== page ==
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High-throughput approaches towards the definitive identification of pharmaceutical drug metabolites. 2. An example of how unexpected dissociation behaviour could preclude correct assignment of sites of metabolism

High-throughput approaches towards the definitive identification of pharmaceutical drug metabolites. 2. An example of how unexpected dissociation behaviour could preclude correct assignment of sites of metabolism
High-throughput approaches towards the definitive identification of pharmaceutical drug metabolites. 2. An example of how unexpected dissociation behaviour could preclude correct assignment of sites of metabolism
S-oxidation is a common metabolic route for sulfur-containing compounds. Whilst investigating the dissociation of a series of chemically synthesised model S-oxide metabolites, two unexpected losses of 62 m/z units were observed in the collision-induced dissociation (CID) product ion spectrum of protonated 3-dimethylaminomethyl-4-(4-methanesulfinyl-3-methylphenoxy)benzenesulfonamide. A single loss was initially assigned using the low-resolution product ion spectrum, acquired by electrospray ionisation quadrupole ion trap mass spectrometry (ESI-QIT-MS), as methanethial, S-oxide via a charge-remote, four-centred rearrangement. This assignment was consistent with well-documented hydrogen rearrangements in the literature. Further, the loss was not observed for the parent compound. Thus, it was inferred that the site of metabolism was involved in the dissociation and the attractive nature of the four-centred rearrangement meant that the loss of methanethial, S-oxide was a logical assignment. However, deuterium-labelling experiments and accurate mass measurements, performed using electrospray ionisation Fourier transform ion cyclotron resonance mass spectrometry (ESI-FT-ICR-MS), showed that the nominal loss of 62 m/z units occurs via two distinct dissociation pathways. Neither of these losses was of methanethial, S-oxide as initially hypothesised from the low-resolution product ion spectrum of the protonated molecule. Mechanisms consistent with the experimental findings are postulated. An MS3 spectrum of the fully exchanged, deuterated species supported the proposed mechanisms by suggesting that 3-dimethylaminomethyl-4-(4-methanesulfinyl-3-methylphenoxy)benzenesulfonamide has multiple sites of protonation in the gas phase. The planar structures of the posited product ions are likely to provide the driving force for the rearrangements. The relevance of the observations with regards to pharmaceutical drug metabolite identification is discussed.
0951-4198
2017-2025
Holman, Stephen W.
32d02653-e41d-4615-a660-356fb38b1988
Wright, Patricia
553f5be8-e0fc-41be-ac24-8ffb21cfca82
Langley, G. John
7ac80d61-b91d-4261-ad17-255f94ea21ea
Holman, Stephen W.
32d02653-e41d-4615-a660-356fb38b1988
Wright, Patricia
553f5be8-e0fc-41be-ac24-8ffb21cfca82
Langley, G. John
7ac80d61-b91d-4261-ad17-255f94ea21ea

Holman, Stephen W., Wright, Patricia and Langley, G. John (2009) High-throughput approaches towards the definitive identification of pharmaceutical drug metabolites. 2. An example of how unexpected dissociation behaviour could preclude correct assignment of sites of metabolism. Rapid Communications in Mass Spectrometry, 23 (13), 2017-2025. (doi:10.1002/rcm.4103).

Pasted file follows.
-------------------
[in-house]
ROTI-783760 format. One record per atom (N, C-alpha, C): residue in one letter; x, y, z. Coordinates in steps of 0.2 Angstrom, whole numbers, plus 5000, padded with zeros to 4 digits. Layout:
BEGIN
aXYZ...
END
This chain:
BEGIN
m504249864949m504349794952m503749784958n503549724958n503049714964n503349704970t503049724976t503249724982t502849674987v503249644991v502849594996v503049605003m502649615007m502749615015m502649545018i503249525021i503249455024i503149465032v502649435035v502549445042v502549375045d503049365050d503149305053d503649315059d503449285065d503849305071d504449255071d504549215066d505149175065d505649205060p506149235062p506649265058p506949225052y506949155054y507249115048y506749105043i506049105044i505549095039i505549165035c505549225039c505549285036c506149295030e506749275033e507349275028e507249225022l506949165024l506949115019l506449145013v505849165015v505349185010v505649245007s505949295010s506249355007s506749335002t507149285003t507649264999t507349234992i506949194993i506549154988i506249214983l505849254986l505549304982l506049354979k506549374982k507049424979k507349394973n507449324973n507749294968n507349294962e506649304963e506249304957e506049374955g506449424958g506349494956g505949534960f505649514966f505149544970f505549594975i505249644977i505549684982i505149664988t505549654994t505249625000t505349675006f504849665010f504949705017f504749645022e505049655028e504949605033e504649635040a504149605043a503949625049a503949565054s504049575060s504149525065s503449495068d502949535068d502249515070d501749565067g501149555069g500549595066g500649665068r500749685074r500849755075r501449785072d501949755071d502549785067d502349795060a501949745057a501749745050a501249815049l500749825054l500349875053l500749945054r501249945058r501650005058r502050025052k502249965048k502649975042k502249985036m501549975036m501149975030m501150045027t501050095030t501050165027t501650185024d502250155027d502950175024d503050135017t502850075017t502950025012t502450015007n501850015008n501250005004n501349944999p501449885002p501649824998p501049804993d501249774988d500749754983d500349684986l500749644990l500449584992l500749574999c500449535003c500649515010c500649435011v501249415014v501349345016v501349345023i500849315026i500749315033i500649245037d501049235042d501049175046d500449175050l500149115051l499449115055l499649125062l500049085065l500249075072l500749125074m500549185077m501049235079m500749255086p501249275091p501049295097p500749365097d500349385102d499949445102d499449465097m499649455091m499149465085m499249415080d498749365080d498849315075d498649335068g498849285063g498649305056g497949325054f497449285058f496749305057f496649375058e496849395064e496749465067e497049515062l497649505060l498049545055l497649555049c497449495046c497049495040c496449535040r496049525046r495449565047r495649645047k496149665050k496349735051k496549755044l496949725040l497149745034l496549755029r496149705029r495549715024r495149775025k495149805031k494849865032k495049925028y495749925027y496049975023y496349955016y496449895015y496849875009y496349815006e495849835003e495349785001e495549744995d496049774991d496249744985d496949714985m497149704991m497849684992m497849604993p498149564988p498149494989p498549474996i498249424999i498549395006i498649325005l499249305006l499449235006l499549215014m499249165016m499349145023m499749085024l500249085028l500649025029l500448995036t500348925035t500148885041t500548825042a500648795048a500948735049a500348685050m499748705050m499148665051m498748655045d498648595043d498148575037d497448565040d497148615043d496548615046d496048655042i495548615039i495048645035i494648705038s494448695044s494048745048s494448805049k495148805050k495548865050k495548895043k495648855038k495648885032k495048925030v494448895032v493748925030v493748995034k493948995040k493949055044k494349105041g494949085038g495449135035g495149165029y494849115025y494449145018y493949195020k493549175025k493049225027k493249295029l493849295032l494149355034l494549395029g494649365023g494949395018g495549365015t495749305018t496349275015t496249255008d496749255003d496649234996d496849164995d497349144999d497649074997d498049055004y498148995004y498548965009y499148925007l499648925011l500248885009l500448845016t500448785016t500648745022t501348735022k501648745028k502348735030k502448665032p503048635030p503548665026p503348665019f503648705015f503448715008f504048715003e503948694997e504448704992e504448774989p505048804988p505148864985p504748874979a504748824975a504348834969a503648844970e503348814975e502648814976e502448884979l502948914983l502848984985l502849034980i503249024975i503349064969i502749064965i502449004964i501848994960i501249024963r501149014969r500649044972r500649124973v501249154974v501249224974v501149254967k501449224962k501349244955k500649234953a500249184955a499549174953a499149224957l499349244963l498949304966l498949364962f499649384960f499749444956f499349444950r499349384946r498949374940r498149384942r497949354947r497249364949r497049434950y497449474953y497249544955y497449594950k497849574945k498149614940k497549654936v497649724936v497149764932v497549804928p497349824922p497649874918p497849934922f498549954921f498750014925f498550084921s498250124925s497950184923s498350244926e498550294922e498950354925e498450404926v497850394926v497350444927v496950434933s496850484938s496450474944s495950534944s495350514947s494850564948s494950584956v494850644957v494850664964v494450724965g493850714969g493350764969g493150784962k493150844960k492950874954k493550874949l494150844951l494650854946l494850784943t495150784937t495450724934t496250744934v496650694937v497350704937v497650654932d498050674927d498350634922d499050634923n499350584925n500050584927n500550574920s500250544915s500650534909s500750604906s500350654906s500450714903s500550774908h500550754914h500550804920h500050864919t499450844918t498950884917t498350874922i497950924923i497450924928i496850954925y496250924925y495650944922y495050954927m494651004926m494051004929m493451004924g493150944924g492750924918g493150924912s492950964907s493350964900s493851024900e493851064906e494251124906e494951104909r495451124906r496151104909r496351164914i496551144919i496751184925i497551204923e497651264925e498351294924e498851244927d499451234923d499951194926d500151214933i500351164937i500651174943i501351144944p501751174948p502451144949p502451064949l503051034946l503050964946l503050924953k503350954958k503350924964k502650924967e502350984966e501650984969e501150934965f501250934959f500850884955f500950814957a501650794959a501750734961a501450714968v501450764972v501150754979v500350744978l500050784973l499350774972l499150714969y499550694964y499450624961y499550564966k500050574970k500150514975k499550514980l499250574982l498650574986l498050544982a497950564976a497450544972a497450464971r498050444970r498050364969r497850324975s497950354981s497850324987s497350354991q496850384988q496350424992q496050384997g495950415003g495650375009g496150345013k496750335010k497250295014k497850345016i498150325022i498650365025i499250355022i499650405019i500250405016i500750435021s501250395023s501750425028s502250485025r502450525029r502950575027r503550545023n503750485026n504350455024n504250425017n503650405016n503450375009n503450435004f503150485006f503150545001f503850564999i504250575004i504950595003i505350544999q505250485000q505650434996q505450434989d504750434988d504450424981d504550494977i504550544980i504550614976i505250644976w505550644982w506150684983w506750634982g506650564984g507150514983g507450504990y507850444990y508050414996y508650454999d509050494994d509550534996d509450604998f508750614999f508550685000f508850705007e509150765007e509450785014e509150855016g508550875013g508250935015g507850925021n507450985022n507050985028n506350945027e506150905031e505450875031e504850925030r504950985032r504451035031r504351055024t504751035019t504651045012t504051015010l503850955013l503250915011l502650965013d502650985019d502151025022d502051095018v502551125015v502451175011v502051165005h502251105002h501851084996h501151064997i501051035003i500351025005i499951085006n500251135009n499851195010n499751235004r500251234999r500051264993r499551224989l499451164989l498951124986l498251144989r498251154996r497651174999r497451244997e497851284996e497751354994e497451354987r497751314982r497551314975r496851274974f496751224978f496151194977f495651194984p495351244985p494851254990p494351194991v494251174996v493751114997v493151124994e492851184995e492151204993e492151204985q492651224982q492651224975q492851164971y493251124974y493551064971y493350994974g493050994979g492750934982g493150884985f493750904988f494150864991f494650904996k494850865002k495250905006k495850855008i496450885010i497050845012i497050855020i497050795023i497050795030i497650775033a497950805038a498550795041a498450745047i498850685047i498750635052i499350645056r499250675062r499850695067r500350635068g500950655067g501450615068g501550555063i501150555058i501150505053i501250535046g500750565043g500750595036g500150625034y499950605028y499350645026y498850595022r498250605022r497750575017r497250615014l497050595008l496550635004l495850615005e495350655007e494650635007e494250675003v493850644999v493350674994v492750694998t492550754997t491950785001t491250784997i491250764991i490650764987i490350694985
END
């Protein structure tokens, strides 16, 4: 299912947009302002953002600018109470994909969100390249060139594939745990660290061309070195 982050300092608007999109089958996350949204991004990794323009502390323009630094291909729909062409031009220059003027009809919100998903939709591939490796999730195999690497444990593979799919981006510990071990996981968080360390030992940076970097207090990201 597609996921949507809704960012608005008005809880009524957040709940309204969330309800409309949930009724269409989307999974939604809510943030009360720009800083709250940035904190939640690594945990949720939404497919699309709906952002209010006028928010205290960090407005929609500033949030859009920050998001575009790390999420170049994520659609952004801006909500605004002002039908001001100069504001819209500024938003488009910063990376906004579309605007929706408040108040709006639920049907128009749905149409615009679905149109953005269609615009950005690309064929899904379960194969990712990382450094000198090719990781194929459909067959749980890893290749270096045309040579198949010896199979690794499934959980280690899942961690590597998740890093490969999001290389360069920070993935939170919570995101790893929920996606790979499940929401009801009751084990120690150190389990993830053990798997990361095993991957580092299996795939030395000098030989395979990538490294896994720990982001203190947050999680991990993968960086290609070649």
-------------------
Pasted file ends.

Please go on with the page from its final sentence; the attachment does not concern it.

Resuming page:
Record type: Article

Abstract

S-oxidation is a common metabolic route for sulfur-containing compounds. Whilst investigating the dissociation of a series of chemically synthesised model S-oxide metabolites, two unexpected losses of 62 m/z units were observed in the collision-induced dissociation (CID) product ion spectrum of protonated 3-dimethylaminomethyl-4-(4-methanesulfinyl-3-methylphenoxy)benzenesulfonamide. A single loss was initially assigned using the low-resolution product ion spectrum, acquired by electrospray ionisation quadrupole ion trap mass spectrometry (ESI-QIT-MS), as methanethial, S-oxide via a charge-remote, four-centred rearrangement. This assignment was consistent with well-documented hydrogen rearrangements in the literature. Further, the loss was not observed for the parent compound. Thus, it was inferred that the site of metabolism was involved in the dissociation and the attractive nature of the four-centred rearrangement meant that the loss of methanethial, S-oxide was a logical assignment. However, deuterium-labelling experiments and accurate mass measurements, performed using electrospray ionisation Fourier transform ion cyclotron resonance mass spectrometry (ESI-FT-ICR-MS), showed that the nominal loss of 62 m/z units occurs via two distinct dissociation pathways. Neither of these losses was of methanethial, S-oxide as initially hypothesised from the low-resolution product ion spectrum of the protonated molecule. Mechanisms consistent with the experimental findings are postulated. An MS3 spectrum of the fully exchanged, deuterated species supported the proposed mechanisms by suggesting that 3-dimethylaminomethyl-4-(4-methanesulfinyl-3-methylphenoxy)benzenesulfonamide has multiple sites of protonation in the gas phase. The planar structures of the posited product ions are likely to provide the driving force for the rearrangements. The relevance of the observations with regards to pharmaceutical drug metabolite identification is discussed.

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Published date: July 2009
Organisations: Chemistry, Faculty of Natural and Environmental Sciences

Identifiers

Local EPrints ID: 147639
URI: http://eprints.soton.ac.uk/id/eprint/147639
ISSN: 0951-4198
PURE UUID: e2a9119d-9cce-4e4c-925d-1c64b4b8e43e
ORCID for G. John Langley: ORCID iD orcid.org/0000-0002-8323-7235

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Date deposited: 26 Apr 2010 10:17
Last modified: 20 Jul 2019 01:23

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